7. Serve in slices as part of a main meal, or cut into squares for a tapa. If you are need of a carb fest – add slices of the omelette to french bread with ketchup for a bocadillo de tortilla de patatas!

 

Did you manage to flip your omelette successfully? Do you add anything else to your Spanish omelette? Let us know in the comments below!

spanish-omelette

1 Comment

  • Mahanda Maddick says:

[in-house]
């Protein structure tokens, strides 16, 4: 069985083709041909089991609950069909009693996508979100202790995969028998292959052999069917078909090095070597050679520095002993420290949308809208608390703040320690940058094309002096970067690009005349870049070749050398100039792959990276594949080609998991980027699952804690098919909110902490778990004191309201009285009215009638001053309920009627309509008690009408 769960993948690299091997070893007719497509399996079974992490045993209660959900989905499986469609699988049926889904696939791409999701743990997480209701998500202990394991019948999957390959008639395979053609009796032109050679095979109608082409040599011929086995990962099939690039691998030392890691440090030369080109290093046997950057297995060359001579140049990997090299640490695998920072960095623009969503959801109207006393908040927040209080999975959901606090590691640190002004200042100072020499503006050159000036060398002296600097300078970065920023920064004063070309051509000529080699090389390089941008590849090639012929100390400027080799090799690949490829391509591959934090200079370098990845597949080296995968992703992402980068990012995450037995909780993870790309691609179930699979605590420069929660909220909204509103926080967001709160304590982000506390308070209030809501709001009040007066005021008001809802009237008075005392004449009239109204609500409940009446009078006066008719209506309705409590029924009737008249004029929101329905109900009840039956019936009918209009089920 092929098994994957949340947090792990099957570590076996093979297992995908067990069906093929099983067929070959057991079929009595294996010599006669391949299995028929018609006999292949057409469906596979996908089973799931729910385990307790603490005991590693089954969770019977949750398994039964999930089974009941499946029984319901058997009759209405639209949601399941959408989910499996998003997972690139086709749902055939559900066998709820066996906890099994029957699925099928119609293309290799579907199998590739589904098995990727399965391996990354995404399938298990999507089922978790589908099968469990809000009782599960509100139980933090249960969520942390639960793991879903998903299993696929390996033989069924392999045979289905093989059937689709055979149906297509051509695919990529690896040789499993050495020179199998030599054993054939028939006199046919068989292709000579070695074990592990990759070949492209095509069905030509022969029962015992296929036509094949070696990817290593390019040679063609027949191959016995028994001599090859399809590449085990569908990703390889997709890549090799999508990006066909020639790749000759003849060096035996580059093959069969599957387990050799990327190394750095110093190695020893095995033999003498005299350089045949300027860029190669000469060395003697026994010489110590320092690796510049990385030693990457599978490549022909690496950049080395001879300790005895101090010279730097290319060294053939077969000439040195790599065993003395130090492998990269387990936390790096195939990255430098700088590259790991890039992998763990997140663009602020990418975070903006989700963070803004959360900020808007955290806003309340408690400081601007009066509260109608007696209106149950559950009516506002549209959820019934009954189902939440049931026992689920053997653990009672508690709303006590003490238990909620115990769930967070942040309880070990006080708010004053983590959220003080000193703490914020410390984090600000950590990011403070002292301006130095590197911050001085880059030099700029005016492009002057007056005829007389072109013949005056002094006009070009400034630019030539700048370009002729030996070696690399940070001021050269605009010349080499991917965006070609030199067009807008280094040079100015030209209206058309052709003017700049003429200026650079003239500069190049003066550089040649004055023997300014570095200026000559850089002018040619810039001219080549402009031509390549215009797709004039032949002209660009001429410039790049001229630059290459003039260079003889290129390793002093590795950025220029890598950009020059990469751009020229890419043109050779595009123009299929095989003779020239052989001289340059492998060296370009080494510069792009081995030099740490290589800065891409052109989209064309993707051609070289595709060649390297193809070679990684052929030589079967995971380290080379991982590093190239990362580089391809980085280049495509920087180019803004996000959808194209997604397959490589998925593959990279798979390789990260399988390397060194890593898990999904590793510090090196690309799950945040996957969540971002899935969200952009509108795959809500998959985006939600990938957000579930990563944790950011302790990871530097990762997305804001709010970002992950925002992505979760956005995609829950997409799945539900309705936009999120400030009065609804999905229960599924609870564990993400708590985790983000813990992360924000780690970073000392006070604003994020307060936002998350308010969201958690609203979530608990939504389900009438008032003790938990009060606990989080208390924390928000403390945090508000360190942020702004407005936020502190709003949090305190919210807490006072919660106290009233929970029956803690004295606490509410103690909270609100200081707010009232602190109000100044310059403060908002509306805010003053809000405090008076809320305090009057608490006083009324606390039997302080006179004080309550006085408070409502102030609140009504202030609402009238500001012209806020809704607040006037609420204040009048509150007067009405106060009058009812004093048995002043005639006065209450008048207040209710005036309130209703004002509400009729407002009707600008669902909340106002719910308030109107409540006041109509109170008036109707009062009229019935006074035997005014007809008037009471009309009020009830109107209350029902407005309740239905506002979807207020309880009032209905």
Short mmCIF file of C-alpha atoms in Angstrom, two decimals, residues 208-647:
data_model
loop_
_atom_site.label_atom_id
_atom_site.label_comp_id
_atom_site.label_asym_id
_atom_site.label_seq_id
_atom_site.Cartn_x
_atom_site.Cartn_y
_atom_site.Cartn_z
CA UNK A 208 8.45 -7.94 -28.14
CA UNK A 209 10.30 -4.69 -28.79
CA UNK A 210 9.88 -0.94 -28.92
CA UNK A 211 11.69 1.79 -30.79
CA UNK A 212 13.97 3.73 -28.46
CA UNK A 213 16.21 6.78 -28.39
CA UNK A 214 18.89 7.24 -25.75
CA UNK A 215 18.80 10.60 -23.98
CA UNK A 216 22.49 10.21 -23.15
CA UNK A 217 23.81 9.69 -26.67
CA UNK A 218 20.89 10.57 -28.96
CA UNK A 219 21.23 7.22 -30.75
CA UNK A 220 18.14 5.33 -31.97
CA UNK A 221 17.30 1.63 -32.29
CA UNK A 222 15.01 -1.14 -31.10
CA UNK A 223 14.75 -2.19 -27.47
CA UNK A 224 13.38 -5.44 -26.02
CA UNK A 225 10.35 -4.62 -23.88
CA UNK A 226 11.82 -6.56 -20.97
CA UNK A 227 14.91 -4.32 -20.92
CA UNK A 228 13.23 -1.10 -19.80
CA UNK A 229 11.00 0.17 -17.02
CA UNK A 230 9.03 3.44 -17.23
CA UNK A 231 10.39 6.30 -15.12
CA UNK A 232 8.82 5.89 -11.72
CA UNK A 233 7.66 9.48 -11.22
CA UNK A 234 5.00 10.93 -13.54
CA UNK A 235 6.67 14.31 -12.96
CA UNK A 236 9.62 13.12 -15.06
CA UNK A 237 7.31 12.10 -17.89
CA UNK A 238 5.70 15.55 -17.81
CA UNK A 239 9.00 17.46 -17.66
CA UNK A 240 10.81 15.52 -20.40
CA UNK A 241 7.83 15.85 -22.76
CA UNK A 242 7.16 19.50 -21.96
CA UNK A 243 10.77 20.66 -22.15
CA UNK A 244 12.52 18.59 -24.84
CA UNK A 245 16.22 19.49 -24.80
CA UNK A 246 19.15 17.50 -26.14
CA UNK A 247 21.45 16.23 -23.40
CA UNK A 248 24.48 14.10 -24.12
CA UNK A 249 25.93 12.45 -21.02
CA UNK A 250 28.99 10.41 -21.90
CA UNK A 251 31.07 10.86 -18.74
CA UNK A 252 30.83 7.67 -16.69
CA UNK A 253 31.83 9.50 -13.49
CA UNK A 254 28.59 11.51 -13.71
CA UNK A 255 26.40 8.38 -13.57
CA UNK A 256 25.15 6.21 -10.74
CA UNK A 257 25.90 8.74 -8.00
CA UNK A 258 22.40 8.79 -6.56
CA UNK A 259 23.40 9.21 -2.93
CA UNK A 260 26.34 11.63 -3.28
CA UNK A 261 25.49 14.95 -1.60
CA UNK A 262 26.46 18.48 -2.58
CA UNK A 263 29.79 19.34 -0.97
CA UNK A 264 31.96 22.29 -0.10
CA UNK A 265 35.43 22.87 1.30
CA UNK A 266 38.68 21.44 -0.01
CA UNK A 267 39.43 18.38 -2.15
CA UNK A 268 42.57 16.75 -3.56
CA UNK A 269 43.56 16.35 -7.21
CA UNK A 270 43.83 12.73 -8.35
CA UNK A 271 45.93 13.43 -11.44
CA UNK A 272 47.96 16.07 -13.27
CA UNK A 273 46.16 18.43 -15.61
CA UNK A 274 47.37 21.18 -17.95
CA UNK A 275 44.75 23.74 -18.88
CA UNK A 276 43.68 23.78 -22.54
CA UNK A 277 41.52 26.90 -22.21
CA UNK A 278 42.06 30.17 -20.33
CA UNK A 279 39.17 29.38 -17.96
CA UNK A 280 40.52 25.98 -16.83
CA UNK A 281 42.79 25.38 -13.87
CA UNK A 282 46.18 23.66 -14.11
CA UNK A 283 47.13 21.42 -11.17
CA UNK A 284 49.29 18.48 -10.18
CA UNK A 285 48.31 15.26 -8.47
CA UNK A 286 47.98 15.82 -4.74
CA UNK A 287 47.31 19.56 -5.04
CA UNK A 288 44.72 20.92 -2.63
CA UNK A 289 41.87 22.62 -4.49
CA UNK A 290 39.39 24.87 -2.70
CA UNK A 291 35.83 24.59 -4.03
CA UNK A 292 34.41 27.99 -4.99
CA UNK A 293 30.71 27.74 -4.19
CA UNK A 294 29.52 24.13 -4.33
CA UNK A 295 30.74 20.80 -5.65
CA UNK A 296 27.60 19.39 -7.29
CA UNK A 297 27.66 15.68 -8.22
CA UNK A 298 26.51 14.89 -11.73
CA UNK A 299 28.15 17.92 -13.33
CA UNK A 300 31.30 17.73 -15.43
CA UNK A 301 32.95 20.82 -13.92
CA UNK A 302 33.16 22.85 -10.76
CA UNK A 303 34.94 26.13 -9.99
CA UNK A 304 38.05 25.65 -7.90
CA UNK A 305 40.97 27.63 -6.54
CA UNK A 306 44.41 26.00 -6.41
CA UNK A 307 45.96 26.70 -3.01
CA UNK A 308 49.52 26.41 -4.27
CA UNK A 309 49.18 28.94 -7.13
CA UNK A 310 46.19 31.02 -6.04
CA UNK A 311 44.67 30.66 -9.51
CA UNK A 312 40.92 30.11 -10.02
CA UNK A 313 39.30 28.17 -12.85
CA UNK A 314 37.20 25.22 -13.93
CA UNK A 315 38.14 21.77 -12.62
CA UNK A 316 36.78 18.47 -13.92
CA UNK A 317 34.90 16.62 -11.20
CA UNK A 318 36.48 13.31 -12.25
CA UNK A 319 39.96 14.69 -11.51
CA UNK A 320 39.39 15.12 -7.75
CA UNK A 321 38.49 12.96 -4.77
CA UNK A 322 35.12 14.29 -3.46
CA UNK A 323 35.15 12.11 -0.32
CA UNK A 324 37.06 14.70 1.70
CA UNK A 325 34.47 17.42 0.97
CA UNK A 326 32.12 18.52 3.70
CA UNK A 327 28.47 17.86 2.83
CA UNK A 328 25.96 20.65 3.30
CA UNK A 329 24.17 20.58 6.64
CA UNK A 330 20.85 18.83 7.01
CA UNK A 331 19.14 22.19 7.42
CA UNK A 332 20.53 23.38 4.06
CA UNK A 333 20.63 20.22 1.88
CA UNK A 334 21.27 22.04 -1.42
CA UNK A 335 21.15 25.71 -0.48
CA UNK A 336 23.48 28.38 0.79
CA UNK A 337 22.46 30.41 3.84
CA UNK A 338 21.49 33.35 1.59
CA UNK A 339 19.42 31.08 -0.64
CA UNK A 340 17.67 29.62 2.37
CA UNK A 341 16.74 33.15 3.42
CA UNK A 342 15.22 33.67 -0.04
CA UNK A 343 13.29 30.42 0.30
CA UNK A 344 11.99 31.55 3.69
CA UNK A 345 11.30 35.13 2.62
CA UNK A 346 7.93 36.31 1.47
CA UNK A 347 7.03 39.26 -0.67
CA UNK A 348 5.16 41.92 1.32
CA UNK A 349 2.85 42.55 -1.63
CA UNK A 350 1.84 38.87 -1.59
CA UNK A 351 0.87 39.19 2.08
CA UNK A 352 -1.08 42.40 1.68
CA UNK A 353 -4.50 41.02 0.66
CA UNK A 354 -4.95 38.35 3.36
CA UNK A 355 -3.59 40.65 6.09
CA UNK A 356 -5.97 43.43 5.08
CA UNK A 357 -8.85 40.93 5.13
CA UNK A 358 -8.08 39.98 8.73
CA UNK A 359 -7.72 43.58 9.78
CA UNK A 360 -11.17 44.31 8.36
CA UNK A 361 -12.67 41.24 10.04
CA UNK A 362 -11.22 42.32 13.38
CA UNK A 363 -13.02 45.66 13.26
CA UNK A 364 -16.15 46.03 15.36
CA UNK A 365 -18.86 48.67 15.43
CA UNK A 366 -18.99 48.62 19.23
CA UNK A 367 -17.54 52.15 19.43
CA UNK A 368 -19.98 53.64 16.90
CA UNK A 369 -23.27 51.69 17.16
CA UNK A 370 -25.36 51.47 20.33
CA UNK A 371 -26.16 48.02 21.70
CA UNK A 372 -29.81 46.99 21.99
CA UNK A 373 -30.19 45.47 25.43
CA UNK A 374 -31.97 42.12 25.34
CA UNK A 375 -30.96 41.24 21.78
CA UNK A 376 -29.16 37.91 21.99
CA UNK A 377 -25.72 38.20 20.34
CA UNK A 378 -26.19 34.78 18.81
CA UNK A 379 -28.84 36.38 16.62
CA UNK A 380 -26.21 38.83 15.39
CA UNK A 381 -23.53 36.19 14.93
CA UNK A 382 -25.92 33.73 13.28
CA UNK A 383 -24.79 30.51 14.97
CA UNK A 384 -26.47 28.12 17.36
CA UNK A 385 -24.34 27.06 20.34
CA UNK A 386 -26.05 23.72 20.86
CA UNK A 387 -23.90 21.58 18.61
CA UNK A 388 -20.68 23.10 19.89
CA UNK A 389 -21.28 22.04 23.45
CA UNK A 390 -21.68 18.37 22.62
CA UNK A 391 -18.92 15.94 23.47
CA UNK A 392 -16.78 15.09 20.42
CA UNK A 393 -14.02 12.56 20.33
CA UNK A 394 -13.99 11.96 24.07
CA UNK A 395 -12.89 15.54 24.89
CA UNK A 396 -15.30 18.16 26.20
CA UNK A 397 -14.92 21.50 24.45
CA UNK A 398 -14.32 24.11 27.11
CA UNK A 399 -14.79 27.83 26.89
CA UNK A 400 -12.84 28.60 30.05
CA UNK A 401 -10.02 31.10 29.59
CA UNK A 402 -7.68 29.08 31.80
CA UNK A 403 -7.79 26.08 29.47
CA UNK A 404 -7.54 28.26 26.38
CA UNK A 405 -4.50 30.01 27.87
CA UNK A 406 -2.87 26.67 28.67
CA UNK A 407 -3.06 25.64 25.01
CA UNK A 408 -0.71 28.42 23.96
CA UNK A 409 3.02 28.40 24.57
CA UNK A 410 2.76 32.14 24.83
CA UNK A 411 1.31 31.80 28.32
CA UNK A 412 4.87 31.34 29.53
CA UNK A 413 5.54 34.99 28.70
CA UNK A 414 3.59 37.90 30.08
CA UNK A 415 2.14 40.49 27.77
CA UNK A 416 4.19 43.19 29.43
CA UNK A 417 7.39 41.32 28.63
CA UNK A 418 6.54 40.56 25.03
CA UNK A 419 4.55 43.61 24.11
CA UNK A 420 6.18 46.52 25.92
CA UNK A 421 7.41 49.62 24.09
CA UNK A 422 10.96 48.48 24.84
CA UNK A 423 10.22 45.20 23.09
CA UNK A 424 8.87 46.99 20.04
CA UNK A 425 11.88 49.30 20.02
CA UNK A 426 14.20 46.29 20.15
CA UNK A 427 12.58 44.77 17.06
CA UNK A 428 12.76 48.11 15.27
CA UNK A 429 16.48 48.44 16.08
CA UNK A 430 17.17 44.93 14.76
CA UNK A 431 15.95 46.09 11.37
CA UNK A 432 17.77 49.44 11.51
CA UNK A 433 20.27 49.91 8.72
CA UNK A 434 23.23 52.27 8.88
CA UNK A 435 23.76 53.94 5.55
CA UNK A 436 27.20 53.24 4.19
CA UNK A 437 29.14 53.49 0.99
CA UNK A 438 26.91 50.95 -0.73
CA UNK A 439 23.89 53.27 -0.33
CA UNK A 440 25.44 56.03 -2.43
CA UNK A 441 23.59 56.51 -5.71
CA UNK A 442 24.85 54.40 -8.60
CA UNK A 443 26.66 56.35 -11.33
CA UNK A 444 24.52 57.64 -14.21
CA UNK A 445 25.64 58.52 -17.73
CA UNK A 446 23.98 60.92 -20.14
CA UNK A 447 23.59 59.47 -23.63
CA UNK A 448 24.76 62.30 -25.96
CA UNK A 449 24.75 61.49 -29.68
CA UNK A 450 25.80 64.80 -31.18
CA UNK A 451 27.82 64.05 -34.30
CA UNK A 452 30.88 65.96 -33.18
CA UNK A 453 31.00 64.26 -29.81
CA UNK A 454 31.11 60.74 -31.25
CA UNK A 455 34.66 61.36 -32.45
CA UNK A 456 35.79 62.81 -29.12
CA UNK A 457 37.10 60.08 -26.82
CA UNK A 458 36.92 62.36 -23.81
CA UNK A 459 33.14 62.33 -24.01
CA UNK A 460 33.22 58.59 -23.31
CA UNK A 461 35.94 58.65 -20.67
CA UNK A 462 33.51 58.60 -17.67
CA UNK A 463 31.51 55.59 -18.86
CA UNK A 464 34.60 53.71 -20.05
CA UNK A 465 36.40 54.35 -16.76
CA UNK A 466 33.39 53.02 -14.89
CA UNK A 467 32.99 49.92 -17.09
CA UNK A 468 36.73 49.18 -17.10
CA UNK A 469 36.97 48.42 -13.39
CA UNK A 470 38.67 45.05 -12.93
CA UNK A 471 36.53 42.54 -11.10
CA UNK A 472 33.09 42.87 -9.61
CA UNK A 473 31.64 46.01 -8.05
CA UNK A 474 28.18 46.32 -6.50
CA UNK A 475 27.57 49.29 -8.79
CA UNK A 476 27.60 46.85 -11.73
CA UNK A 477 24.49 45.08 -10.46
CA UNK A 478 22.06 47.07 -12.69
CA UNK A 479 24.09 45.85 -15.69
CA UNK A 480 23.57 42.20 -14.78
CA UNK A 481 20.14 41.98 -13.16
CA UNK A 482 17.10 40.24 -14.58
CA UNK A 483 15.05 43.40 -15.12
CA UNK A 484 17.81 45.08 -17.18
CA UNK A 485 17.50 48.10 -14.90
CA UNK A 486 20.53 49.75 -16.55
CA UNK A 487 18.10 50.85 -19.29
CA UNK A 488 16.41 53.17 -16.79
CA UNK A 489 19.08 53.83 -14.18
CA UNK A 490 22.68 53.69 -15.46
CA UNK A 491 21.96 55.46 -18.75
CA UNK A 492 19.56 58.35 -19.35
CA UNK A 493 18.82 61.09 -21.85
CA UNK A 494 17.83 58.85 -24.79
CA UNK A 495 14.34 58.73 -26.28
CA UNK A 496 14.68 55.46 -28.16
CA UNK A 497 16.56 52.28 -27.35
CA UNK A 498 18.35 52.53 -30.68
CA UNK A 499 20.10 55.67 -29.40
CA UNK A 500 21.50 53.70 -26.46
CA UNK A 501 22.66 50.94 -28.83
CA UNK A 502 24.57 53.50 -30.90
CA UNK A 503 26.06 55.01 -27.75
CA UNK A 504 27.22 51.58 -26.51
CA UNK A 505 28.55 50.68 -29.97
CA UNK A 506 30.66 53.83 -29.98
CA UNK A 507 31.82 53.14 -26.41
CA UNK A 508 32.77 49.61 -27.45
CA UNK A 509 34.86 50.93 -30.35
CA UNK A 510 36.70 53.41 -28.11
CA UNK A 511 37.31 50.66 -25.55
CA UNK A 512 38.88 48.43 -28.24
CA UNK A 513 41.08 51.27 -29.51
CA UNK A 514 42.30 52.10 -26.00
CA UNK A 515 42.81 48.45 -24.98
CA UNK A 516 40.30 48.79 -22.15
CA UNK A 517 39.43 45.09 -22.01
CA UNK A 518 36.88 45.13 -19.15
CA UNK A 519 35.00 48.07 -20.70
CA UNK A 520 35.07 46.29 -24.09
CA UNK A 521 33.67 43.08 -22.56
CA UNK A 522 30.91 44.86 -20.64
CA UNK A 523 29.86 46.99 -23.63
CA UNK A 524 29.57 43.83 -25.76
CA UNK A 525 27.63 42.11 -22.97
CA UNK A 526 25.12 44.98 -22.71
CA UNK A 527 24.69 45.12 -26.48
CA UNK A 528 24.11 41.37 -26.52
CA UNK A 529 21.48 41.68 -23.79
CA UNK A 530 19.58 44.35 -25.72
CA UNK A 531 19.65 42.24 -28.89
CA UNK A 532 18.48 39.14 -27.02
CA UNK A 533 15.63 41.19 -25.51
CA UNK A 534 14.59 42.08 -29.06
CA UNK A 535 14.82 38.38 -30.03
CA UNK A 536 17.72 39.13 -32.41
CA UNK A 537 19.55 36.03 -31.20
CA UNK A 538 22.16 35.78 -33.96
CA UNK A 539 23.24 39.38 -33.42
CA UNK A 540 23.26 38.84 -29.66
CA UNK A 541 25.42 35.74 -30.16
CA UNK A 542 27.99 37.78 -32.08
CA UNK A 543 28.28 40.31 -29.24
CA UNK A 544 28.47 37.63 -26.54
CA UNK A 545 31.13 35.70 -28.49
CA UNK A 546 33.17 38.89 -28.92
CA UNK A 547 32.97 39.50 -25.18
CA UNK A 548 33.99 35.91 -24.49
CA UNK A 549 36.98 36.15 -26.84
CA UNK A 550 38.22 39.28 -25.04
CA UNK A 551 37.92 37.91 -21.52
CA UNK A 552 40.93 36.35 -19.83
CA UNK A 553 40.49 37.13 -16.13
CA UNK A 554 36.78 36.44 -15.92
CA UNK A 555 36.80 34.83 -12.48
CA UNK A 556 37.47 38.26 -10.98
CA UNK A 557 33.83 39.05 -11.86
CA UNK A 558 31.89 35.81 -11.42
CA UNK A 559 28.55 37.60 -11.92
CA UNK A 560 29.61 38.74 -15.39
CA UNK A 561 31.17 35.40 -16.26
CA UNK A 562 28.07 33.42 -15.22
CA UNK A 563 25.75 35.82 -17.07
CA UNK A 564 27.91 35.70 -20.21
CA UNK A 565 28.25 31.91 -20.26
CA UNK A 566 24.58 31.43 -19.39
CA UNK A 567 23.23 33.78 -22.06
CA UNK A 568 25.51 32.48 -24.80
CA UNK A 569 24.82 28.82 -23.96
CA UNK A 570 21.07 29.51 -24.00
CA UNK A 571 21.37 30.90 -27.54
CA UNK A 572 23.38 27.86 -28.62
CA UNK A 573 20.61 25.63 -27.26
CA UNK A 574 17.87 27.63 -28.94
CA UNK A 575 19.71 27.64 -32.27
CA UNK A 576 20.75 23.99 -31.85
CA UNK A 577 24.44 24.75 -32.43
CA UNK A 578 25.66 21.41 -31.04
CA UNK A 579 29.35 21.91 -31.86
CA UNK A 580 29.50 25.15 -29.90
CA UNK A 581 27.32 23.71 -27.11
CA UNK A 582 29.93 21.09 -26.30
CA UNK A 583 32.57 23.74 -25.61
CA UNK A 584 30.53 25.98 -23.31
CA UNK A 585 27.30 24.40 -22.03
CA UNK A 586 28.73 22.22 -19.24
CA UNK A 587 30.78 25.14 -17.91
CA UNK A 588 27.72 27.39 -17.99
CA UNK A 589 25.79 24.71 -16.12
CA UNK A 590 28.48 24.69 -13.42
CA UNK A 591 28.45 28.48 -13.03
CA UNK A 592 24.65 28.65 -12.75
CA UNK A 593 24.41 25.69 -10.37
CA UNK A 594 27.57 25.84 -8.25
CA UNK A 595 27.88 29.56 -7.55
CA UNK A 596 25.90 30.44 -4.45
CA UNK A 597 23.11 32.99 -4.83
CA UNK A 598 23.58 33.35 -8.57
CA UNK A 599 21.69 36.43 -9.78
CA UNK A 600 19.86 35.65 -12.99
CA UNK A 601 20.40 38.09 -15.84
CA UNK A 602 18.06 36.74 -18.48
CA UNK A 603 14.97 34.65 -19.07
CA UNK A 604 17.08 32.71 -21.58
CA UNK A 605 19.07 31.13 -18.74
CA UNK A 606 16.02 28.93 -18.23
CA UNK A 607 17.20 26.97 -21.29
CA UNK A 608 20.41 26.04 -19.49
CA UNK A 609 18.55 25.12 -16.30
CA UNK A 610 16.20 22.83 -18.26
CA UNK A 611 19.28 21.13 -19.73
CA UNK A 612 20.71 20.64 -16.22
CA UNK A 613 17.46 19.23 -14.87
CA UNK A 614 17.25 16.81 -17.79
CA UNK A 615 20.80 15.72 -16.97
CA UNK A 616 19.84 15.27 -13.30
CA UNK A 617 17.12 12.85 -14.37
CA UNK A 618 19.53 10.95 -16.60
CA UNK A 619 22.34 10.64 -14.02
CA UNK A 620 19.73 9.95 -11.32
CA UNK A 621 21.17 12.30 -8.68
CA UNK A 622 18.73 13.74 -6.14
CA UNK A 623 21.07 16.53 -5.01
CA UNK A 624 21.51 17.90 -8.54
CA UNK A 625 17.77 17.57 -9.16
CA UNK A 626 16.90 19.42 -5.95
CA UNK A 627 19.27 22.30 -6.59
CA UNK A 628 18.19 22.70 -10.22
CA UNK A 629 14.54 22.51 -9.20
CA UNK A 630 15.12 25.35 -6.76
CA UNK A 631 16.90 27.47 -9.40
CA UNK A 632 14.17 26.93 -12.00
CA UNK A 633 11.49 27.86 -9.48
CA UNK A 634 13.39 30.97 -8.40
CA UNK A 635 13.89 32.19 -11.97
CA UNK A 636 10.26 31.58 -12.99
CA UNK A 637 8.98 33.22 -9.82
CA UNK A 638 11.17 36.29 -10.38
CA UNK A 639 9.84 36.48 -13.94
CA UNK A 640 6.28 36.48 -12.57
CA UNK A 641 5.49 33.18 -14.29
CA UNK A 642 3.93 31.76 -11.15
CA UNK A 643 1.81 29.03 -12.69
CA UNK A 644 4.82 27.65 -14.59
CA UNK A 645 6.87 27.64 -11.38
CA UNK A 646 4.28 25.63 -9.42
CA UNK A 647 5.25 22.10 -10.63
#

Step 6, worth addressing if you have a long moment. The seven minutes might be enough if it is a wide pan but from the photos it seems it is narrow but deep. Of course, the wide pan would leave a thin tortilla that would be a nightmare to flip even with a large cutting board, not to mention the unappetising look it would have. My tortillas are twelve eggs (700g dozen free range) in a non-stick 28cm pan, similar amount of potatoes but one halved and finely sliced brown onion in with the potatoes as well. This was the way I was taught in the region Valenciana, the onions unravelled and were meant to act as a form of mesh that kept it all together making it easier to flip during cooking and cut for the customer (it had to be cut on request, no idea why). I was there for thirteen years so that could be a local thing, never found any tortillas in bars that did not have onion though. We also added a little (enough to provide aroma and not overburden the dish) oven roasted garlic paste to the egg mix, never raw garlic as there was a risk of it catching and burning with the resulting acrid consequences. The initial stage is the same for me, ensuring the edges cook but are checked that they are not catching or burning. Low heat all the way and once I am happy the edges are safe a lid goes on to conserve heat for the centre. Check the centre at fifteen minutes then get ready to flip if it’s strong enough to handle the move, ours were always made relatively solid but I make more runny ones at home, I like them. I do the same thing with a large plate but I also smear oil from my spatula on the dry plate to make release a lot smoother and to avoid and breaks. This is where your instructions would be confusing to a novice cook though: “Turn the saucepan over, leaving the tortilla cooked side up on the plate. Gently slide the tortilla cooked side down back into the saucepan, and return to the heat.” So it has been flipped to reveal the cooked side but you then ask for the cooked side to be down when returning it to the pan. Todo al rebes, it should be the uncooked side down to finish the process. The edges need to be tended again to form a more rounded profile, probably not needed at home but it is for commercial presentation in a better establishment. Sorry to waffle on like I have, tortilla de patatas is a very simple thing but can be truly amazing when made correctly and served properly. I have come across some comical efforts in my time but your photo shows you know what you are doing. On an unrelated note I would question the use of saffron in the albondigas but that’s your version and I have no doubt it’s delicious. Buen provecho!